Pate and Corn Chowder?

This is rated-material, because the pictures are a little graphic.

I spent the day processing the deer – somewhat.  I hung the deer which was at the limit of the weight I could manage, using a ratchet tie down, and also some clothesline, to pull it up.

Since I had removed the intestine yesterday evening, I focused on getting the organs out of the deer, and removing the hide which I can hopefully process for dog leashes, gloves, shoes, and maybe make a drum.

I took the organs out, washing everything, and then made a marinade to soak the chopped up kidney, liver, heart, tongue and lungs in with some garlic, onions, parsley, mustard, a carrot, a little salt, pepper, oil and a beer.

In a while, I will cook it, maybe trying to process everything in a food processor (that I don’t have), and make pate with it.  A little meat came off with the hide, and I scraped this significantly, then washed it, cooked it, and tasted it with my and my friend’s dogs – one little piece for everyone.

Right now, the deer is hanging outside after being washed with a hose.  It is not in rigor mortis, I guess that was over by the time I picked it up, although one leg was still a little stiff.  Still working on what to do with the hooves, and I think the brain can be used to process the hide, but I might need some other chemicals, too.

The vegetables from seed have started in the beds – cukes, winter squash, tomatoes, and cauliflower.  A few of the lettuce look like they survived the transplant, and the cabbage, broccoli, and Brussel sprouts appear to be doing well.  Only the carrots and beans aren’t producing, and they still may.  Some of the potatoes have started to chit in the bag.  I will make some corn chowder tonight, and plant some of the eyes tomorrow.

Update: 60 hours later

After hanging the deer and cooking the organs, it rained for a couple of days.  The rain washed the deer, and I could see some areas of the meat in better condition than others.

The deer is hanging in the shade, but the temperature rises to 80F during the day.  So, with the flies and bees, and the fact that it makes the backyard not really available for the dogs, I decided to go ahead and process everything.

I carved out most of the meat, soaking it in water in the wheelbarrow, and removing any parts that looked a little brown (about 1 lb of meat around the intestinal and inner thigh area).

I saved this, microwaving it for 2 minutes, and then froze it.  I will use it last in the event of lack of any other meat.  The rest of the meat looked pretty good and pink.

I separated the ribs, and all of the bones, boiling them in 3 batches for the dogs.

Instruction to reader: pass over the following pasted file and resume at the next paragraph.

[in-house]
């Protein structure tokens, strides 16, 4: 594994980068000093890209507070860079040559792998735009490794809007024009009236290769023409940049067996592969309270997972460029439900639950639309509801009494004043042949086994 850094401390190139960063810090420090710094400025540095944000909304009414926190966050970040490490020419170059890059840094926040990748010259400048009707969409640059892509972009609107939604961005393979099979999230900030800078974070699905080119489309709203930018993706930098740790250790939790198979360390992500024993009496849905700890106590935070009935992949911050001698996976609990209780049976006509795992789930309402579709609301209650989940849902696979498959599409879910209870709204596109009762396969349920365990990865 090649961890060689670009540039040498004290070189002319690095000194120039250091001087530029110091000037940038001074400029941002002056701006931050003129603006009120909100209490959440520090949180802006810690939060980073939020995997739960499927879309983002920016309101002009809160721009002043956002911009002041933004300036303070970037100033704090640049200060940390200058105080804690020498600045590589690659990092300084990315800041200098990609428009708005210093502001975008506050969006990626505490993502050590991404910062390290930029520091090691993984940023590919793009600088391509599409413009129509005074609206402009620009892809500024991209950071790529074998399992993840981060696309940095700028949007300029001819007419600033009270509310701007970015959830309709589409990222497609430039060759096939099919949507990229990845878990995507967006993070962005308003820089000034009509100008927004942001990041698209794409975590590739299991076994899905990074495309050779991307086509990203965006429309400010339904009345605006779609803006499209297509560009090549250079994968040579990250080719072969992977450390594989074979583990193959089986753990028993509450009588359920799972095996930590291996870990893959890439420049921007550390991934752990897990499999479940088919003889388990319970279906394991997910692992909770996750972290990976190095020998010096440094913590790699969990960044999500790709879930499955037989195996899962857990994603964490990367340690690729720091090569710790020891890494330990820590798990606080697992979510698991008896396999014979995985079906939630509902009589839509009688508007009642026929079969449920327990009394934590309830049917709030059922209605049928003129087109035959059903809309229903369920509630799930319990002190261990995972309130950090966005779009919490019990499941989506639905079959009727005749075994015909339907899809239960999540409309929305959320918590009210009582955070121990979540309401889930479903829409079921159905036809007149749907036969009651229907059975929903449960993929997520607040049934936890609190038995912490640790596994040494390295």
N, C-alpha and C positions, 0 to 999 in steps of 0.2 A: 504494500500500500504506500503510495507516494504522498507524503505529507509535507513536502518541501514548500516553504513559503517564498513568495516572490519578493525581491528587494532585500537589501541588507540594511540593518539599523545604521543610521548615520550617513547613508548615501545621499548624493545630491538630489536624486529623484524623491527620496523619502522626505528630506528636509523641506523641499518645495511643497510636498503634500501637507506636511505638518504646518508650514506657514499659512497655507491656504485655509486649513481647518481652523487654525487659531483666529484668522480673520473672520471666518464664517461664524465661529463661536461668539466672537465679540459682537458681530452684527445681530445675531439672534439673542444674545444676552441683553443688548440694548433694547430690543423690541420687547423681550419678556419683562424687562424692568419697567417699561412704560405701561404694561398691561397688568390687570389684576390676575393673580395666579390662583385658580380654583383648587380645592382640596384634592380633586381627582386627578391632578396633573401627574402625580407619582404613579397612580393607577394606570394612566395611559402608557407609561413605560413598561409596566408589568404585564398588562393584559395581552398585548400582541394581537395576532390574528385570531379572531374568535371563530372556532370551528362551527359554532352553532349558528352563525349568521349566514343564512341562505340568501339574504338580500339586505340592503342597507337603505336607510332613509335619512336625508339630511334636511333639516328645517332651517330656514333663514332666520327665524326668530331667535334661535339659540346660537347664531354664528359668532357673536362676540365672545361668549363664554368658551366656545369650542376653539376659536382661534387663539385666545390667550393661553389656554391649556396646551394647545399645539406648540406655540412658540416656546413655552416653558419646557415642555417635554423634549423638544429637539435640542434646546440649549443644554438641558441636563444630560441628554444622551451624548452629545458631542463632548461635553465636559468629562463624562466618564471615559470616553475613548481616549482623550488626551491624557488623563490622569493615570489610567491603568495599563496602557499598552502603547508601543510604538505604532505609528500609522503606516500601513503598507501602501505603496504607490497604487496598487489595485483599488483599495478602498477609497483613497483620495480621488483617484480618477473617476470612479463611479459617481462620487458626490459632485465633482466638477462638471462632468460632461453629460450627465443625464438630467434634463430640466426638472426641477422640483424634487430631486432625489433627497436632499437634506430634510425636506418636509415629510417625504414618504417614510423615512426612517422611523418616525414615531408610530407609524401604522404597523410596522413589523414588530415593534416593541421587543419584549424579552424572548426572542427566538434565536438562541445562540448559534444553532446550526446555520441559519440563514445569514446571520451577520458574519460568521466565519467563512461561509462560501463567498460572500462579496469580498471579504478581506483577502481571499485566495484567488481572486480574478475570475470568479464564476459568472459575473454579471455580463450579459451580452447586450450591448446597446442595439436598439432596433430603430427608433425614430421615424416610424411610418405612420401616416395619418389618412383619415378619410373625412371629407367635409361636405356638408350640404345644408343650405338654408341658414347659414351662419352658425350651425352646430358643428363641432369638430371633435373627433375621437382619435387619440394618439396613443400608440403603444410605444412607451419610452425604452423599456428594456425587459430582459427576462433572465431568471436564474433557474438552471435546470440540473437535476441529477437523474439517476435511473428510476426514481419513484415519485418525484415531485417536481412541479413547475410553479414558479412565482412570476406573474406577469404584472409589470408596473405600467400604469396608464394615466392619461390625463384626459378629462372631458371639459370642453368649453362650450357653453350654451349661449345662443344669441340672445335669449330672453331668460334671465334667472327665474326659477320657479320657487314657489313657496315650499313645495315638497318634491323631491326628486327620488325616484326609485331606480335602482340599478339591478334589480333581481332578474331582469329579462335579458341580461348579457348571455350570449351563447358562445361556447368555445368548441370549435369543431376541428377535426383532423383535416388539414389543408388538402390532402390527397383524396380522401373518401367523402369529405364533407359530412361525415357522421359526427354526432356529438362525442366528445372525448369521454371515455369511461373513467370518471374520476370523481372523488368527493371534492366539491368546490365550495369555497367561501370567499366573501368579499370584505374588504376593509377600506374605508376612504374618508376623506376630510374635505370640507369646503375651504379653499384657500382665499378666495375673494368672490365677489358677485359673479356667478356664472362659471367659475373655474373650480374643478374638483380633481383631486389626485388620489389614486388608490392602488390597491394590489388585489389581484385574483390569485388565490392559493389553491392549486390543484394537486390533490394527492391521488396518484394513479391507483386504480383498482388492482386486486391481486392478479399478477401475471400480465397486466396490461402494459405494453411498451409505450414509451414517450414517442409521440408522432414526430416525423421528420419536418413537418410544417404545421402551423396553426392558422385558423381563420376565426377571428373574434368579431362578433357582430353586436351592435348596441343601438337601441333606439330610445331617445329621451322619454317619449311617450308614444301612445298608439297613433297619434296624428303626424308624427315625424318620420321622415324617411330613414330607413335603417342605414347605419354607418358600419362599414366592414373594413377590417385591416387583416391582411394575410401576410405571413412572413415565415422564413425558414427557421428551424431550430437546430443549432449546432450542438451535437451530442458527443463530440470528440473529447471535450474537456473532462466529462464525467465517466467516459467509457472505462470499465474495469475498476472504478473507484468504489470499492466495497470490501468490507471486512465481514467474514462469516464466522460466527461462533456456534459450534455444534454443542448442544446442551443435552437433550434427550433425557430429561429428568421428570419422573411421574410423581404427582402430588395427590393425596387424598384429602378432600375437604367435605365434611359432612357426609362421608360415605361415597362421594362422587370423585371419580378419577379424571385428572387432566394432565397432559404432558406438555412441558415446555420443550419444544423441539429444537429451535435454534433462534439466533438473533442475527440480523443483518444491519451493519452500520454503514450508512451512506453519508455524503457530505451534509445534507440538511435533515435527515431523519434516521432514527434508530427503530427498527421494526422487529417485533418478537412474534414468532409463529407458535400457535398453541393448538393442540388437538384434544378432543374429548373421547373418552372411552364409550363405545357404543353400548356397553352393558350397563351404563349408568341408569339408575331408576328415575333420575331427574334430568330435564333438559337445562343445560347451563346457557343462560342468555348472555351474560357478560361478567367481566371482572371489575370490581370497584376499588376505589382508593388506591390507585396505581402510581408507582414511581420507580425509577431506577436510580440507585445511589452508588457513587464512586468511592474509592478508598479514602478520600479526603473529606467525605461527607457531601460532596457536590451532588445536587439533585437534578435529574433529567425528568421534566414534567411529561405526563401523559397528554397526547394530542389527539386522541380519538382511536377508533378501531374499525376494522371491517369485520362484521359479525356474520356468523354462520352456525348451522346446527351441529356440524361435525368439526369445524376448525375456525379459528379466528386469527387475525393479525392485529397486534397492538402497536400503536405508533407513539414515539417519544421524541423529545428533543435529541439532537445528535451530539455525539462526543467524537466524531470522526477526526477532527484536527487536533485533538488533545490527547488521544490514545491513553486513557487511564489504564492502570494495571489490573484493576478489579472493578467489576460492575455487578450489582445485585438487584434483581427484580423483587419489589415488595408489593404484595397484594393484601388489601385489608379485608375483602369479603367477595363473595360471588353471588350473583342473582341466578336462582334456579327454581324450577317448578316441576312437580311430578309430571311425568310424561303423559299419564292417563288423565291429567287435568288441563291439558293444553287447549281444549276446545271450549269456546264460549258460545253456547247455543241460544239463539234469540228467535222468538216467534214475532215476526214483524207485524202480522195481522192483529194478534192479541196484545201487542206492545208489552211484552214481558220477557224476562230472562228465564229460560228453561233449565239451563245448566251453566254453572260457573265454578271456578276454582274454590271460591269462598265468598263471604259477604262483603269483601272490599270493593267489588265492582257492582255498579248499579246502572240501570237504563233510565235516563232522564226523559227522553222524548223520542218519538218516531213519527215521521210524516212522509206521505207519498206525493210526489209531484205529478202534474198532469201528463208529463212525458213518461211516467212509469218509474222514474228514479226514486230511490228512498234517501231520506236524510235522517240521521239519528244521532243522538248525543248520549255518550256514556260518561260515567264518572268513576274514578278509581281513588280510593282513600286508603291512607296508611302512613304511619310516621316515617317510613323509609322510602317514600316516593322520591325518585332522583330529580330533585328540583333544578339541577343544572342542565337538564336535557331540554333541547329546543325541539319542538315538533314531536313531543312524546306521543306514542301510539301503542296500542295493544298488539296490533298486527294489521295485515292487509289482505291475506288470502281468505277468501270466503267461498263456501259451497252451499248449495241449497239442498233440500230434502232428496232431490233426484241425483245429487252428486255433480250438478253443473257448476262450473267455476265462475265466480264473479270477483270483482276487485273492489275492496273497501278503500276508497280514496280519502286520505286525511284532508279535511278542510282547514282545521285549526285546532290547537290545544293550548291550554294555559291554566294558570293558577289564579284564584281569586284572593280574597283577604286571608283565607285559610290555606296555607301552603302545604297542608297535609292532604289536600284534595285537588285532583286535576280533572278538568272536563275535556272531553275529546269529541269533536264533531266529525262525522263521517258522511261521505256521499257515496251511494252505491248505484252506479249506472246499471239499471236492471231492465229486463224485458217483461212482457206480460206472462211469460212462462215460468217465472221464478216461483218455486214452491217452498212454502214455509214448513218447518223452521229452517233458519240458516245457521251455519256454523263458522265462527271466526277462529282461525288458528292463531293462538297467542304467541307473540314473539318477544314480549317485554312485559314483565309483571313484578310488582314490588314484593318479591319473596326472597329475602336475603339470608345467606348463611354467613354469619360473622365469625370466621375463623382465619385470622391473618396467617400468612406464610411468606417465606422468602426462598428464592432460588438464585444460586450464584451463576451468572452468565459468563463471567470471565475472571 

The meat was divided into 4 different grades: grade 1 no problems noted, grade 2 some black dots sometimes (point of impact tiny hemorrhages?), grade 3 some darkening or high density of tendons (probably dog food), grade 4 possible evidence of starting to spoil (about 1-2 pounds worth microwaved for a couple of minutes, and then frozen).

 

It came to 19 lbs of meat in 25 bags, that I froze raw, plus a dish of steak that I ate (pretty delicious no gamey taste at all),

plus the bones (that I froze), and the broth that I will mix with rice for the dogs.

The only thing I haven’t yet used is the head and the 4 hooves.

The dogs got to practice “wait” and “ok” for their bones.

There is a pretty heated debate about dogs eating bones.  My friend only uses raw meat and bones for her dogs.  There is a whole community out there that believes in this.  Her dogs live a long time, and are in great shape.  I have fostered and raised over 30 dogs, and they have all eaten cooked bones for years, which are less sharp than the raw ones.  I have never ever had a problem with this, although I am told there is a chance that there might be a problem.  Most wild dogs and coyotes eat raw meat.  Most domestic dogs have evolved from dogs that ate the thrown out cooked bones from human meals before they had dog food.  I tried raw bones with one of my dogs once, and the dog threw up a bunch of sharp splinters.  He wasn’t used to it, and plus, I don’t like the way it makes their breath smell.  With cooked bones, if the dog eats a lot of them (like spare ribs), they might be a little constipated the next day.  A little Magnesium Chloride as a laxative will help them pass the stool which will contain tiny white undigested bone particles.  My dogs love cooked bones, but they are generally a treat and not an everyday item.

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